Gene expression can be regulated at many steps in the pathway from DNA to RNA to Protein. Moreover, the stability of the nal gene product, whether it is RNA or protein, also contributes to the expression level of the gene|an unstable (faster degradation) product results in a lower expression level than a stable one which degraded more slowly.
Control of transcription is mostly exerted at the initiation step. In Subsection 2.2.1 we saw that RNAP binds to the promoter of a gene to make an RNA copy of the gene. In addition to the promoter, almost all genes have regulatory DNA sequences that are used to activate (resp. inhibit) the gene transcription by facilitating (resp. preventing) RNAP binding to the promoter. However, these regulatory DNA sequences|to have any e ect|have to be recognized by proteins called transcription factors, which bind to DNA. Hence, each transcription factor is able to recognize a di erent DNA sequence and so regulates only particular genes. Notably, a transcription factor is a repressor protein if, in its active form, it blocks the binding of RNAP to the promoter, thus switching genes o . But some transcription factors|called activators|do the opposite, that is they switch on some genes by binding nearby the promoter and helping RNAP to initiate transcription.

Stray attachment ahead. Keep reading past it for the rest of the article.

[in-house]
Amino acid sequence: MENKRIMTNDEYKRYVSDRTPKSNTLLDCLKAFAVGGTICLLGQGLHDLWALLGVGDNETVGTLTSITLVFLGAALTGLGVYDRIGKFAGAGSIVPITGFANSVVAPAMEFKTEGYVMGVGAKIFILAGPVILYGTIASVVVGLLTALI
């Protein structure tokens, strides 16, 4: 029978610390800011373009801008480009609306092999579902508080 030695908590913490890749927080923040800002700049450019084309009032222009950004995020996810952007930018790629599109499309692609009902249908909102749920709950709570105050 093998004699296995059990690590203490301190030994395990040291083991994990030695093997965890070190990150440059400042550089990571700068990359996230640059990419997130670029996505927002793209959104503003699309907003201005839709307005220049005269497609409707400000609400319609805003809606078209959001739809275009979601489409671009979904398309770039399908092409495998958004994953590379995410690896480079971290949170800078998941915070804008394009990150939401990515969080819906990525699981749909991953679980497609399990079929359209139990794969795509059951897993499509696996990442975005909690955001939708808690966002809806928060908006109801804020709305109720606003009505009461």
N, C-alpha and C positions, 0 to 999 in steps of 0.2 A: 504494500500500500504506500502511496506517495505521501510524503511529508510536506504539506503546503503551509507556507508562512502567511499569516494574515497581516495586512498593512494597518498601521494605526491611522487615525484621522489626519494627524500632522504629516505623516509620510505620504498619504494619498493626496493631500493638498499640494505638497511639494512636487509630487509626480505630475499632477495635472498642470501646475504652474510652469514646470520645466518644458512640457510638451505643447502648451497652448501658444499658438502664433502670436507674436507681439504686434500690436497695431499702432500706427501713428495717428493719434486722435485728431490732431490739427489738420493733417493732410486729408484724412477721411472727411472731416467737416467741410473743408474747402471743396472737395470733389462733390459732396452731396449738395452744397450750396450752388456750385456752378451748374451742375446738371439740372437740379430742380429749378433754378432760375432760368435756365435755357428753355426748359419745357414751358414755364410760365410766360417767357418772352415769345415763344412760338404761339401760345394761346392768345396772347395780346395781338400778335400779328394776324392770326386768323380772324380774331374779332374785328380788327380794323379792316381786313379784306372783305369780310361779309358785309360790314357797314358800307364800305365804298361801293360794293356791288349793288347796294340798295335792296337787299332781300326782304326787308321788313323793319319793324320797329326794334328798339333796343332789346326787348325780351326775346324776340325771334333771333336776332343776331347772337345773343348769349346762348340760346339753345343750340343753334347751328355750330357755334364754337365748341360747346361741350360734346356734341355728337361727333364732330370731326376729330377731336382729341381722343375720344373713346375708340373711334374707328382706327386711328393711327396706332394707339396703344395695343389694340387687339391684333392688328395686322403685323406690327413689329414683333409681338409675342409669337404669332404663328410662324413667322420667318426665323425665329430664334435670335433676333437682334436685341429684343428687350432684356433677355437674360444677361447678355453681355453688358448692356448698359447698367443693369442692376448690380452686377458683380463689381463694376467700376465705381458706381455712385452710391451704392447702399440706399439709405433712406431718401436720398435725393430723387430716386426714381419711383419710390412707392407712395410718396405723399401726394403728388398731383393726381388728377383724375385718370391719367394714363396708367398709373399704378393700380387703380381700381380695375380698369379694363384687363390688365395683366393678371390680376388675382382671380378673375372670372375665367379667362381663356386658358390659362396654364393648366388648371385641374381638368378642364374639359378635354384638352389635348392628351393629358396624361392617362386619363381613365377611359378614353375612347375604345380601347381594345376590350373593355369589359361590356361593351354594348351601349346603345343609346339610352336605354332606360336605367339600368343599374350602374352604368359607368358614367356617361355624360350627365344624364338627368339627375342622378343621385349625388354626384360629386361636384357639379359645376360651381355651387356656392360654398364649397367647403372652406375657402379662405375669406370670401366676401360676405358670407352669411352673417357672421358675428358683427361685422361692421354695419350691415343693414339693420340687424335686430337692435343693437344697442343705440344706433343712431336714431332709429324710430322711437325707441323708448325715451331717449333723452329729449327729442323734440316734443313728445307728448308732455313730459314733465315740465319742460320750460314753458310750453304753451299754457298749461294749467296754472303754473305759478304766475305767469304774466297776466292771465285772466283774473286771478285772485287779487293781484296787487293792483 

Post-transcriptional controls operate after RNAP has bound to the promoter of a gene to synthesize RNA. One of the most common ways to regulate gene expression at post-transcriptional level is to control translational initiation, so as to modulate protein synthesis.
Bacterial mRNAs, for example, have a ribosome-binding site (RBS) where trans-lation begins. These RBS have to be recognized by a ribosome, which binds to it and starts peptide synthesis. Hence, by blocking or exposing the RBS, the bacterium can either inhibit or facilitate the translation of an mRNA.